Plastic surgery and feminism are like oil and water.   When considering them together, I often think of Marge Piercy’s poetry, and in particular her 1971 piece 'Barbie Doll.'  It’s a narrative poem about a girl whose incredible attributes are overshadowed by her ‘fat nose’ and ‘thick legs.’  It isn’t until the end of the poem, when she cuts off her nose and legs and is dead, made up with cosmetics in her open casket, that she is finally considered pretty.  The poem ends with the lines ‘Consummation at last. / To every woman a happy ending.’  Like in Mean Girls, Marge Piercy recognizes the oppressive beauty standards imparted onto women and combats them.  And while the work that both Piercy and Fey do in discussing beauty standards attempts to dismantle them, they do that work by dehumanizing other women.

Women get plastic surgery for a myriad of reasons, including physical comfort (like breast reduction and to remedy past surgeries -- as on Botched), to accompany other bodily changes (like skin removal following a significant weight loss), and, yes, wholly superficial reasons.  While there’s privilege involved in the ability to undergo plastic surgery, there’s also an individual's choice.  It’s not a decision to be made lightly, not by a long shot.  Barring concerns like Body Dysmorphic Disorder, where the patient undergoing surgery is less likely to be content with the result, leading to plastic surgery addiction, we should respect a person’s choice.  Because if there’s one thing plastic surgery isn’t, it’s not a mistake.  To undergo even routine procedures requires several pre-surgical meetings and, especially if you’re a minor, a suggested therapy session.  It’s not a mistake, but a choice.  It’s certainly not the right choice for everyone, including some of those that have decided to undergo cosmetic surgery, but it’s still a measured decision.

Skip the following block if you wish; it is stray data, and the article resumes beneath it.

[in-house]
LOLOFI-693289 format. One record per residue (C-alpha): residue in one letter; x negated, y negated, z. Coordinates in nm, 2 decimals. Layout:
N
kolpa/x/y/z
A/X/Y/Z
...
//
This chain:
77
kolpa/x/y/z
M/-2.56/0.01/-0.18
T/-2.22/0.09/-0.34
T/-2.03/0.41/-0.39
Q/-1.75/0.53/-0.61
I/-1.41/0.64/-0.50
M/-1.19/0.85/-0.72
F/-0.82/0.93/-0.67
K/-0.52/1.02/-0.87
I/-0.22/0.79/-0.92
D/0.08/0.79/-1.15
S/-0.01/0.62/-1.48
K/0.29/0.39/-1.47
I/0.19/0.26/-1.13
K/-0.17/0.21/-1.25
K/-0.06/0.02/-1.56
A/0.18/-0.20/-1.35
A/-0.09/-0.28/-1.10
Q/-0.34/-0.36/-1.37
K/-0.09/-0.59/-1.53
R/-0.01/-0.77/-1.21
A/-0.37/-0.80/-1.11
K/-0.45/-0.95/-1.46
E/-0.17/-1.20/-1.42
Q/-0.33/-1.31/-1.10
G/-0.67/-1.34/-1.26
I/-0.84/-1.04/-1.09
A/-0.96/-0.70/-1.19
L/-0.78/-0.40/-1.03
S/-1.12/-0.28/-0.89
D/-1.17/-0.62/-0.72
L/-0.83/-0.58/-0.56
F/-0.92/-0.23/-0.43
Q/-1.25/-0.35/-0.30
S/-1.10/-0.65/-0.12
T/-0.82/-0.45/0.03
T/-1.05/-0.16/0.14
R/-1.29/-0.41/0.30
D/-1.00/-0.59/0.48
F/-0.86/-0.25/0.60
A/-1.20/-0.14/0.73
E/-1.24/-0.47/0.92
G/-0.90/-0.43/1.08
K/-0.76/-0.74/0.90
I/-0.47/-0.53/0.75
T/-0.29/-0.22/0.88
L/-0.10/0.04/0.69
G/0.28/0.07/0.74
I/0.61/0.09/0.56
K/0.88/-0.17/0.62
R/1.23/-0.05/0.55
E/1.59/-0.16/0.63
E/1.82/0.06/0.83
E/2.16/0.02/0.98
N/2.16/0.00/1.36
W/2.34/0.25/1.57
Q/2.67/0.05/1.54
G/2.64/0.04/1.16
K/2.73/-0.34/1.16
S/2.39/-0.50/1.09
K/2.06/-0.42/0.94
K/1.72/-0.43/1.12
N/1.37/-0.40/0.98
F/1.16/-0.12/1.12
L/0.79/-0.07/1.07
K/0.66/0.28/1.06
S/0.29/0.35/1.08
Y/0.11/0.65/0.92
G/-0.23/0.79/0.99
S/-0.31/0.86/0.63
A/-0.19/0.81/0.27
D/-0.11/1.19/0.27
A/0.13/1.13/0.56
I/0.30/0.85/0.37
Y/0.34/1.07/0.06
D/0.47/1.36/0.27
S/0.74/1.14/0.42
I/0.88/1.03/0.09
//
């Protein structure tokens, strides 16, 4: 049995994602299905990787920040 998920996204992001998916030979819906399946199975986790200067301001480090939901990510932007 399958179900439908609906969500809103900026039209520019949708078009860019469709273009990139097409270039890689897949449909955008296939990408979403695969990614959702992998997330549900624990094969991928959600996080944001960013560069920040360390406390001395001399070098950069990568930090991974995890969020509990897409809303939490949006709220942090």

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Women are continually exposed to photoshopped images and then reminded we should already find ourselves attractive.

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This is a fraught topic.  We live in a world where women are continually exposed to photoshopped images and then reminded that we should already find ourselves attractive.  Fey and Piercy got that right; women are presented with unrealistic expectations and, no matter how talented, driven, or beautiful we are, are sure to find fault with ourselves.  But if women are to be fully freed from rules about our appearance, then that should be from both sides.

Though Lady Bird doesn’t discuss plastic surgery to great extent, it examines the different struggles women encounter while attempting to feel comfortable within our own bodies and minds.  Also, it explores how developing through young-womanhood is reliant on choice, whether academic, social, or sexual.  Throughout the movie, Lady Bird makes these choices for herself, sometimes with the input of others and sometimes alone, teaching us that not every choice we make is a good one, but that ultimately our journeys, like our bodies, are ours alone.

 

Charlotte Kasper is an Art History and American Studies double major at Wellesley College, interested in pursuing a career in academia or museums.  Aside from art and writing, she loves watching comedy specials, enjoying time outdoors, meditating, and listening to music.